Financial support

You may be able to receive payments for the heat you generate from a solar water heating system through the UK Government’s

Choosing an installer and system

There is a lot to consider before and after installing a renewables system, but having one at home will help reduce your energy bills and household carbon footprint.

Before installing a renewables system

1. Find a reputable installer

Its recommend you use an installer who is certified under the Microgeneration Certification Scheme (MCS) and uses MCS-certified products.

All installers or suppliers should be able to provide a detailed breakdown of the specification and costs of their proposed system. They should also be able to:

  • Explain how they have calculated the size of the system to be appropriate for your needs.

  • Supply clear information and operating instructions.

  • Explain how you should maintain your system.

  • Provide an estimate of how much heat and electricity will be generated by any proposed system, and illustrate what this means in terms of your current energy needs.

  • Provide an estimate of the savings you could make after installation.

2. Get a quote

Its recommend you get at least three quotes from three different installers. Beware of heavy-handed sales techniques, such as pressure to sign on the day, high prices with large discounts for signing on the spot, or bogus monitoring scheme discounts.Don’t compare installers on cost alone – the cheapest may not be the most appropriate.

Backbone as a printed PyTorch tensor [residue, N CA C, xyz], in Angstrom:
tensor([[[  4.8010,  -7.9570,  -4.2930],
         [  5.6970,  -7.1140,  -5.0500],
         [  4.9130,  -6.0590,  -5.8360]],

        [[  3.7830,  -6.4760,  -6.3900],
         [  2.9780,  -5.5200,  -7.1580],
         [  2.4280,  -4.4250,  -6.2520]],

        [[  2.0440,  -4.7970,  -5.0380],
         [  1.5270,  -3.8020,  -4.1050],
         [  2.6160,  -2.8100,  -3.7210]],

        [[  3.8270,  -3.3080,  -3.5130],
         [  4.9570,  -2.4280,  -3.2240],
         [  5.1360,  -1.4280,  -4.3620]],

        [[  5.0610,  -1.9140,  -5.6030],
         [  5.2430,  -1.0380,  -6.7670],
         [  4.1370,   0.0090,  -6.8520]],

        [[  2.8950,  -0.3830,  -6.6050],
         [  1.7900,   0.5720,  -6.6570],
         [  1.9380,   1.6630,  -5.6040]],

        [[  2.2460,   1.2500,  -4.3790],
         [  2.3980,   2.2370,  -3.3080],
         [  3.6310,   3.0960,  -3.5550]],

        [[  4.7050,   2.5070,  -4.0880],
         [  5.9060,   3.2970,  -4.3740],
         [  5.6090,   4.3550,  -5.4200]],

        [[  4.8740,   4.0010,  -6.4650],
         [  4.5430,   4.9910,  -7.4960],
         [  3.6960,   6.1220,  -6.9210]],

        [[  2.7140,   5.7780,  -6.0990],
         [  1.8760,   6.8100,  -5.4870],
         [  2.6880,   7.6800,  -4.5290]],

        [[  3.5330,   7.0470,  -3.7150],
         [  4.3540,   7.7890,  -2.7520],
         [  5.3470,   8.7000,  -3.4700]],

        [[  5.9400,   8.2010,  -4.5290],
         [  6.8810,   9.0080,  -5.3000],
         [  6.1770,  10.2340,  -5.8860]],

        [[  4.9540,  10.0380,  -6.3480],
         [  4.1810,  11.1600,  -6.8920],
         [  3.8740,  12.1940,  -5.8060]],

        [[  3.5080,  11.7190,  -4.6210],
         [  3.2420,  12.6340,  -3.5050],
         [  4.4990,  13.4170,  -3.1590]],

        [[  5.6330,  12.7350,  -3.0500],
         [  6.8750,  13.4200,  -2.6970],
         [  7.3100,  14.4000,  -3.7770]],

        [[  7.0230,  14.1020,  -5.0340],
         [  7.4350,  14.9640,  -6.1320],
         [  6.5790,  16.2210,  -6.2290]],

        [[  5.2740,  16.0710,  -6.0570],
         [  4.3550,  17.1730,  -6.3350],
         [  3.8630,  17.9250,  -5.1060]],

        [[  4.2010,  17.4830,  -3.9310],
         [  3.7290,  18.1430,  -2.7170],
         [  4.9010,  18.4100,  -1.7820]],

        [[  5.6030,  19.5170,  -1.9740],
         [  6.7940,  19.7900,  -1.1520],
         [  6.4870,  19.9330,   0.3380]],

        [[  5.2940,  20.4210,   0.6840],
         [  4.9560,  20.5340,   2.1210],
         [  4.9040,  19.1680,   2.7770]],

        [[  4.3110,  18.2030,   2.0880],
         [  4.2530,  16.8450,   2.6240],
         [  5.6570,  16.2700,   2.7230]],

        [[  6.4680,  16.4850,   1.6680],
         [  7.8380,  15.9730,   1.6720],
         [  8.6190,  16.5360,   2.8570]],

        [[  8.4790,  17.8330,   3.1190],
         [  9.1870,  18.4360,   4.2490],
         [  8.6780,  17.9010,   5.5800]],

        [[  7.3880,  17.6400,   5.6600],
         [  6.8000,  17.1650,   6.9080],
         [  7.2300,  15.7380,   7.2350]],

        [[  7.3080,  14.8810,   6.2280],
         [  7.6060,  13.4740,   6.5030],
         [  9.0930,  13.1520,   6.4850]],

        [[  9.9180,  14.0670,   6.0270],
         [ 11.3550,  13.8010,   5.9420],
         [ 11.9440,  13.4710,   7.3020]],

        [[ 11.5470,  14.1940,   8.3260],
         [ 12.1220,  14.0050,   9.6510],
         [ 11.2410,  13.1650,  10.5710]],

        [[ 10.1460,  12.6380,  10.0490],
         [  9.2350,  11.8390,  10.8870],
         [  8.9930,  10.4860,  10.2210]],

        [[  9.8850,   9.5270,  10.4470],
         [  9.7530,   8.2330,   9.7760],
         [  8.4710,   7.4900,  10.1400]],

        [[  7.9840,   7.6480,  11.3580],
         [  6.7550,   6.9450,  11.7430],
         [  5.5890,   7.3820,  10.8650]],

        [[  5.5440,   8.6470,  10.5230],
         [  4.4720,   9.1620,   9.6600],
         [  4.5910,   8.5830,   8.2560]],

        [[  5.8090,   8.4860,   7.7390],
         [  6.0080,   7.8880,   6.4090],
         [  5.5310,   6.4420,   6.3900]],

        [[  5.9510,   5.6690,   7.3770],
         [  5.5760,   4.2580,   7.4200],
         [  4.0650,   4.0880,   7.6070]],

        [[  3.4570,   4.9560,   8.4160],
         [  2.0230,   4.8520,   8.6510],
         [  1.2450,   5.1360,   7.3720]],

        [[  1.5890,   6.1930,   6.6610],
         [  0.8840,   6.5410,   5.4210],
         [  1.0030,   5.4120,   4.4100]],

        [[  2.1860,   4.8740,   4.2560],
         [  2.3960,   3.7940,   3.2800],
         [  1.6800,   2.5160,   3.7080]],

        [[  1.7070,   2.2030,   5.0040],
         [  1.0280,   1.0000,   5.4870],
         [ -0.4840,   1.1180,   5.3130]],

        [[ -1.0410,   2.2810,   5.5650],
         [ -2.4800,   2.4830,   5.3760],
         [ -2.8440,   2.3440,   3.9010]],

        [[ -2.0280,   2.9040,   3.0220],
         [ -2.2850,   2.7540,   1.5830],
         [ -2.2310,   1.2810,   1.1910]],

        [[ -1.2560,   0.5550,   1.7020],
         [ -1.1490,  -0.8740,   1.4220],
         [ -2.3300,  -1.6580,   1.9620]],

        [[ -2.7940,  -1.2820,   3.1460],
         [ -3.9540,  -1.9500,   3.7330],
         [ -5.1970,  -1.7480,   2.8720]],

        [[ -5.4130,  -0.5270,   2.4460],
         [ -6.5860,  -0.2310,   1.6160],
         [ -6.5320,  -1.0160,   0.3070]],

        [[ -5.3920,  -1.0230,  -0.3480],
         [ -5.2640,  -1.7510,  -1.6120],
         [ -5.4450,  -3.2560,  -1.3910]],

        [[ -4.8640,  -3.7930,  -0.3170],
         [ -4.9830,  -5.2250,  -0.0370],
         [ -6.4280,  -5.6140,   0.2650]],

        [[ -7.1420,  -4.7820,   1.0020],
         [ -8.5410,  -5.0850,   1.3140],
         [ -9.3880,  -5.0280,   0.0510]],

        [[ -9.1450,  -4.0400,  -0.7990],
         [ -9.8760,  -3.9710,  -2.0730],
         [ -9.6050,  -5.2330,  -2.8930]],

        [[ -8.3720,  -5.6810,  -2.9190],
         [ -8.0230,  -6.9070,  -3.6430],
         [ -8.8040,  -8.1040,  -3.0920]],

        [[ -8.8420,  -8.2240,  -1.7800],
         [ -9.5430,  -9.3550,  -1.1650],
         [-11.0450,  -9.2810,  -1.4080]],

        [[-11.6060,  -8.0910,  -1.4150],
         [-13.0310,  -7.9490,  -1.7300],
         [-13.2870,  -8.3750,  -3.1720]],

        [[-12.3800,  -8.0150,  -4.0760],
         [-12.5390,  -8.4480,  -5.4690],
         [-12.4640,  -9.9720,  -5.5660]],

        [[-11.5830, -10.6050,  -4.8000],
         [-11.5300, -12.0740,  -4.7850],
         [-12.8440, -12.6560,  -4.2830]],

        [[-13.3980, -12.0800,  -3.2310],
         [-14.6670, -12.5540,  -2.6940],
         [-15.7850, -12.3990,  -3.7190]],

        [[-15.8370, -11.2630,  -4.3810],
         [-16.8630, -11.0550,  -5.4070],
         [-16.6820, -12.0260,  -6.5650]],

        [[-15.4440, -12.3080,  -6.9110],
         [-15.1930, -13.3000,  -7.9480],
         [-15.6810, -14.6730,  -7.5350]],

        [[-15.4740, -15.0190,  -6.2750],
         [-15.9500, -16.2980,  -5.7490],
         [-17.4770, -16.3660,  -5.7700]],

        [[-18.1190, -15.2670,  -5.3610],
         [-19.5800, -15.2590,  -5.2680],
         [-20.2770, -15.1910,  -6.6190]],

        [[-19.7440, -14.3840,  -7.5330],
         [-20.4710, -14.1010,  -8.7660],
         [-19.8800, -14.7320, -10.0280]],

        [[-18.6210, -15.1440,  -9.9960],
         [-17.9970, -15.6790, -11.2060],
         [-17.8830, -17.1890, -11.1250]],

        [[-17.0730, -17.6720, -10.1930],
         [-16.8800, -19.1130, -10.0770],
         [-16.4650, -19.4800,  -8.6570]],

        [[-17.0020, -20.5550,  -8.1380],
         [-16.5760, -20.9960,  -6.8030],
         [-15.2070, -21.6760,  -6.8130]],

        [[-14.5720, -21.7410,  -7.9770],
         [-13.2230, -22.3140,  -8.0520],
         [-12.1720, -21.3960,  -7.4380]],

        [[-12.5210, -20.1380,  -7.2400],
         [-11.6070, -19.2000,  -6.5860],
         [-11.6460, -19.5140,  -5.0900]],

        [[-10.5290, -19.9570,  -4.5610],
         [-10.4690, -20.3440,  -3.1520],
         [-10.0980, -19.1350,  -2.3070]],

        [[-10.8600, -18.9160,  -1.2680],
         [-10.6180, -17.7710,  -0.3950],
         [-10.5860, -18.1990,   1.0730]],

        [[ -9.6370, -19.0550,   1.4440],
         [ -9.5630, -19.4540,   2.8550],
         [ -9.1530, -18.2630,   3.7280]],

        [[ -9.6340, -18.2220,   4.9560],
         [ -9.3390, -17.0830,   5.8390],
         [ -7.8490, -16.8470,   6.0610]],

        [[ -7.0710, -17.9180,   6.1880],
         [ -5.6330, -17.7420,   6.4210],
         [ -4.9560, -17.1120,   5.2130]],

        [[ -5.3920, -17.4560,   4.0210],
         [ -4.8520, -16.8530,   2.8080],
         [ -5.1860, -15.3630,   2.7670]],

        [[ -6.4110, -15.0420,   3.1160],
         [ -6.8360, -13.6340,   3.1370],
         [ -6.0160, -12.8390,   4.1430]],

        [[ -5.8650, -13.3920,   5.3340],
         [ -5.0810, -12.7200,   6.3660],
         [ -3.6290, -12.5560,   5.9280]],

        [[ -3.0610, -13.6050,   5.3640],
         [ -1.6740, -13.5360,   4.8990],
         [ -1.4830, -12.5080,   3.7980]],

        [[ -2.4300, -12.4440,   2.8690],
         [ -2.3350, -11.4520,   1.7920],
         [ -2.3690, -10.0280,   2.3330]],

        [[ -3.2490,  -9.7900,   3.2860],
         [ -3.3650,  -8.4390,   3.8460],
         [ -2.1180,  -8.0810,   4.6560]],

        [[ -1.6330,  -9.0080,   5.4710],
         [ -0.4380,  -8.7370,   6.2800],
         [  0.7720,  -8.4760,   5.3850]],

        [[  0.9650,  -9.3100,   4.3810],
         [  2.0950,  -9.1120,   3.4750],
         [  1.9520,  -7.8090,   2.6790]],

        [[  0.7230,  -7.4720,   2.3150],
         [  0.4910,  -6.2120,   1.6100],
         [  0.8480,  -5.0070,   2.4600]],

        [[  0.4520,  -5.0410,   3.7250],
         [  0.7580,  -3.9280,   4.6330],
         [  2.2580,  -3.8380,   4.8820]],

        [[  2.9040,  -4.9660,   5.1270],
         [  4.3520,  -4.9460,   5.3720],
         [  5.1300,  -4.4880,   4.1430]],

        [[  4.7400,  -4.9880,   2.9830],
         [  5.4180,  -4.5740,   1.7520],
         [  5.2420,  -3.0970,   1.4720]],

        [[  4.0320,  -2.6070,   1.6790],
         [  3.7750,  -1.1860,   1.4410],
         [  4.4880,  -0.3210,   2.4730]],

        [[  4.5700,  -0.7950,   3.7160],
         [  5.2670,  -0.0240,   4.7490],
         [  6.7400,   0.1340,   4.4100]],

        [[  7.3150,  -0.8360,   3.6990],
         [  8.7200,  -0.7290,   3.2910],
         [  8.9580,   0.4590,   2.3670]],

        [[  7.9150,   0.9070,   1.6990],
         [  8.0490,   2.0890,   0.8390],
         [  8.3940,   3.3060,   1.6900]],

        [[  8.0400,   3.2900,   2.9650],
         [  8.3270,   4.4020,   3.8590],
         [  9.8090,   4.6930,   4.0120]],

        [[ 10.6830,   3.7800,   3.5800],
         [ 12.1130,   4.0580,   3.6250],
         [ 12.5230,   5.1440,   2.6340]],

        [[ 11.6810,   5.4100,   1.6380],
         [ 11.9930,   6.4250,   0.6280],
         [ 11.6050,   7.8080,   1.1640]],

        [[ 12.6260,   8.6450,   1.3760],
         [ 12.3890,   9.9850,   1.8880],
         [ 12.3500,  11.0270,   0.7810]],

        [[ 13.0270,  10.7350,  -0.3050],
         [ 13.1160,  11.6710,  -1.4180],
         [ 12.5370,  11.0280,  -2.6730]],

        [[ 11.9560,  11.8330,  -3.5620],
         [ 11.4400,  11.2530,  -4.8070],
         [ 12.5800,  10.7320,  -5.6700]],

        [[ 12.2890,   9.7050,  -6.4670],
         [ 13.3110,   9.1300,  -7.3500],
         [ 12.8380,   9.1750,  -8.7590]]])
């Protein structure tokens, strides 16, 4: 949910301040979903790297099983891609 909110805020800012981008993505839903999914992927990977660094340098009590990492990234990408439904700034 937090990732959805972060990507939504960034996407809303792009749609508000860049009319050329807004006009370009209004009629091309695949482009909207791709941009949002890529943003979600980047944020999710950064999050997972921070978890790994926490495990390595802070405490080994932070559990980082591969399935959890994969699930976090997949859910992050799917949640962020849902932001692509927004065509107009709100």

Check your quotations for the following:

  • Will the installer project manage the whole job or will you need to arrange and pay for other trades such as electricians, plumbers or ground work contractors?

  • Do the prices cover the distribution system (radiators and associated pipework) and the safe removal and disposal of any existing equipment, for example your old boiler?

  • Do prices cover the cost of commissioning the system? All accredited installers are certified to commission systems once fully installed to ensure that they are fit for purpose.

  • Make sure that you receive a Commissioning Certificate from the installer.

  • Available options e.g. size, fuel type, hot water storage, and maintenance cycles.

  • The efficiency values of the system.

  • Payment options - your deposit should not be more than 25 per cent of the full cost. You should check that this will be protected with insurance.

  • For heating systems, ask whether the cost of integration with your home’s heating system, or a proposed heating system, is included.

3. Check planning permission and building warrants

Depending on the kind of property and installation, you may also need to get planning permission or a building warrant from your local planning authority. Make sure you have the right permissions in place before beginning installation.